The Hidden Meaning of Grace
Have you ever heard a word so often that you almost forgot its meaning?
Some words are tossed around and used in so many different contexts that it becomes easy to lose sight of all the ideas wrapped up inside of a single word.
Additionally, words also have implied meanings. Consider, as examples, terrible tragedy, future plans, and true facts. These words are redundant because the elaborated meanings added by the additional words are already contained within the words. Let me explain.
A tragedy is terrible. No need to call it terrible. Plans are for the future, no need to call them future plans. And facts are true, no need to call them true.
You see, words have meanings contained within them already. And taking those meanings away would actually change the word. For example, if we took “true” away from facts we’d no longer have facts, just opinions.
But what does that have to do with helping someone we love who is dealing with an addiction?
Actually, a lot.
You see, one thing a struggling addict needs more than almost anything is grace. But what’s important is to understand what grace really is – to know what it means.
Depending on our church background and/or personal study, we have likely heard different definitions of grace. Most come close to something such as “God’s undeserved favor,” or “endless chances,” “God’s love for us in spite of us,” or something along those lines.
And those definitions, although good, are only baseline. But what are the additional meanings of the word – the hidden meanings, the implied meanings.
Well, the word grace actually has three implied meanings. It’s important to understand them because it is these meanings that give us context about how to give grace to people we love when they struggle through their addictions.
To do that, we’ll glance at each of the three hidden meanings contained within the word grace together.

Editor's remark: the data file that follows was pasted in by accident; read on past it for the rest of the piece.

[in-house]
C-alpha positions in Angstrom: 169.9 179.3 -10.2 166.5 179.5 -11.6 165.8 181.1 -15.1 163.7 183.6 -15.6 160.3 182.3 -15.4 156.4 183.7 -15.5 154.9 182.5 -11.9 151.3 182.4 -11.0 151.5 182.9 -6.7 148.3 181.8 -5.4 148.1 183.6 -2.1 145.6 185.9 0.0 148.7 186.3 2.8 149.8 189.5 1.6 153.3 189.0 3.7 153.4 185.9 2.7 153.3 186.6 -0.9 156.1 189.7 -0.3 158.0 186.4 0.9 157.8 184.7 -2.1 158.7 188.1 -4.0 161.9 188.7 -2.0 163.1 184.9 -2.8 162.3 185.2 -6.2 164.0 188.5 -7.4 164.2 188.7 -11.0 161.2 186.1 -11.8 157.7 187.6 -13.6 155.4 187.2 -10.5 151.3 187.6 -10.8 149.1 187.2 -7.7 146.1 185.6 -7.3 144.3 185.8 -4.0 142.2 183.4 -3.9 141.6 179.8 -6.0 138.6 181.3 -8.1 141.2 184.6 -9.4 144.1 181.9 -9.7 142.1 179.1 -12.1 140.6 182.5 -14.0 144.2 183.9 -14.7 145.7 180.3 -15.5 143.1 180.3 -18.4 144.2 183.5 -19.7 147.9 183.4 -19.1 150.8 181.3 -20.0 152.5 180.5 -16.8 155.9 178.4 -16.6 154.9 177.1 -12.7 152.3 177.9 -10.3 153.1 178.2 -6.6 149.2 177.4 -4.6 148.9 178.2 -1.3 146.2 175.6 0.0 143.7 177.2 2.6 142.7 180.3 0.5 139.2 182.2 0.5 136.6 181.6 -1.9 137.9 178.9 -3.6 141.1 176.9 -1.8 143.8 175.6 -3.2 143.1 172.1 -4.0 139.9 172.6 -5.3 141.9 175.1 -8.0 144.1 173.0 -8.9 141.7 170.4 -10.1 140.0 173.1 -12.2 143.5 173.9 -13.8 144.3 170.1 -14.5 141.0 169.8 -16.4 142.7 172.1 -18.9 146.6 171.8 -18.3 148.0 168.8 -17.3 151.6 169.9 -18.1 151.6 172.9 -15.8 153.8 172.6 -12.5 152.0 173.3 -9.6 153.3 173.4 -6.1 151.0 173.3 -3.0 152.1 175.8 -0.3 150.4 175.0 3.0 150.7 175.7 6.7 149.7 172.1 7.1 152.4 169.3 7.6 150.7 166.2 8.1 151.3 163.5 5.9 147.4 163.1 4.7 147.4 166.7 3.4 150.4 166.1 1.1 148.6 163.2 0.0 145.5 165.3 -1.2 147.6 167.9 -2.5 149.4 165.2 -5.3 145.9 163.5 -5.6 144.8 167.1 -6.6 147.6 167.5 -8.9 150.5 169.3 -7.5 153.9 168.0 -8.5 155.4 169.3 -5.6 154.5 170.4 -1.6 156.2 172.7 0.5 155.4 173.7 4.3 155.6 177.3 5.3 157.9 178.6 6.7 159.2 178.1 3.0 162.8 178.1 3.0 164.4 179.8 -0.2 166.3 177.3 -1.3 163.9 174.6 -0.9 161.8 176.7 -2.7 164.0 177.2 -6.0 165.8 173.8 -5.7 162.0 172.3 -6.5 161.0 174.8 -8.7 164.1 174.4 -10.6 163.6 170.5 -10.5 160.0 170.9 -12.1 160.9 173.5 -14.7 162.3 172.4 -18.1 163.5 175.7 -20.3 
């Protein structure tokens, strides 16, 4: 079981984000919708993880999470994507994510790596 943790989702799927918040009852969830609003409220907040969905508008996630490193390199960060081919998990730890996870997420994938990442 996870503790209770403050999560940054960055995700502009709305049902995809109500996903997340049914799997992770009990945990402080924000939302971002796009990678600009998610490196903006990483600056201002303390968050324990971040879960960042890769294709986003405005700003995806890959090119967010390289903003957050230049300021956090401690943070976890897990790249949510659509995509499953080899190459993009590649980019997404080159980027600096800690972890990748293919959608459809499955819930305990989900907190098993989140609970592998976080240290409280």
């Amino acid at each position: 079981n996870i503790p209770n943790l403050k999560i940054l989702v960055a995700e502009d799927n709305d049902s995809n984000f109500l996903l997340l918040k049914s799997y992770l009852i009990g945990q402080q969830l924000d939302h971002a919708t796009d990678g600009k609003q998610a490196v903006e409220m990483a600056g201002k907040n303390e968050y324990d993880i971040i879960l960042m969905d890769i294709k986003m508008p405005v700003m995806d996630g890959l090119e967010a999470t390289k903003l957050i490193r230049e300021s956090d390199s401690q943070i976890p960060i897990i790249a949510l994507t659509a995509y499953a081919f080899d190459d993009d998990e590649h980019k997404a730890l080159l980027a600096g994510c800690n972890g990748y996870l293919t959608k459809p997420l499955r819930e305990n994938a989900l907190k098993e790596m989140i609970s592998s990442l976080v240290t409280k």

Although grace is not cheap (Jesus died to give it to us), it is free. For grace to be grace, it cannot be earned.
This is important because we get hurt by the addicts we love. And we feel like they don’t deserve another chance – they don’t deserve grave. And that’s exactly the point.
They don’t deserve grace, but they do need it. And for them to get it, it has to be something they don’t deserve. Otherwise, by definition, if they had to earn it, it would no longer be grace.
Of the many aspects of the definition of true, one is particularly important here. For something to be true is needs to be verifiable. Therefore, in order to truly give grace to someone we love who is addicted to drugs or alcohol, we must give them something verifiable.
So, how can grace be verified in someone’s life. Well, according to Romans 2:4, God’s “kindness is meant to lead you to repentance.” Now, God gives us kindness because of His grace. And He tells us that His kindness is intended to lead someone to repentance.
Notice, it says “lead you to…,” not completely do. I’m not saying that the person has to repent and change for grace to be truly in operation. I am saying that true grace will lead one in the direction towards a changed lifestyle.
That direction will almost certainly be filled with setbacks and failures. But that’s okay. It’s part of the process.
But to truly give grace, we must expect to see progress. Grace does not give the person the right to take advantage of us. It gives the person the right to take advantage of his or her opportunity to repent. That is true grace.
Now, for grace to be true, the person must apply it and walk toward repentance. That is, in many ways, beyond our control.
But there is another hidden meaning inside the word grace that totally depends on us – authentic.
Had Jesus died on the cross so that He could become famous (and had called it grace) it would not have been grace. It would have been manipulation. He would have been acting like He was giving us something but would have really been getting something for Himself.
That would not be grace. It is grace because He did it to give us what we needed to get set free even though we continuously hurt Him in the process.
When we give grace, it must be authentic. We cannot give it because we want the relationship to work since that would be in our best interest. We can’t give grace because of what people will think of us if we don’t.
The amount of pain and suffering we will have to go through to give grace to an addict is just too much for those sorts of motives.
The only way we can truly give grace is to do it authentically. And that means that we give it solely because we love the person and want him to succeed for himself. We want her to do better for herself. Doing it for the other person is what makes it authentic.
Therefore, your loved one cannot earn it. It must be free. (S)he has to apply it towards repentance because it must be true, and being true, it needs to be verified. And we cannot do it for ourselves. It has to be done for the other person. That’s what makes it authentic.
This is the only way to give true, authentic grace to the addict we love.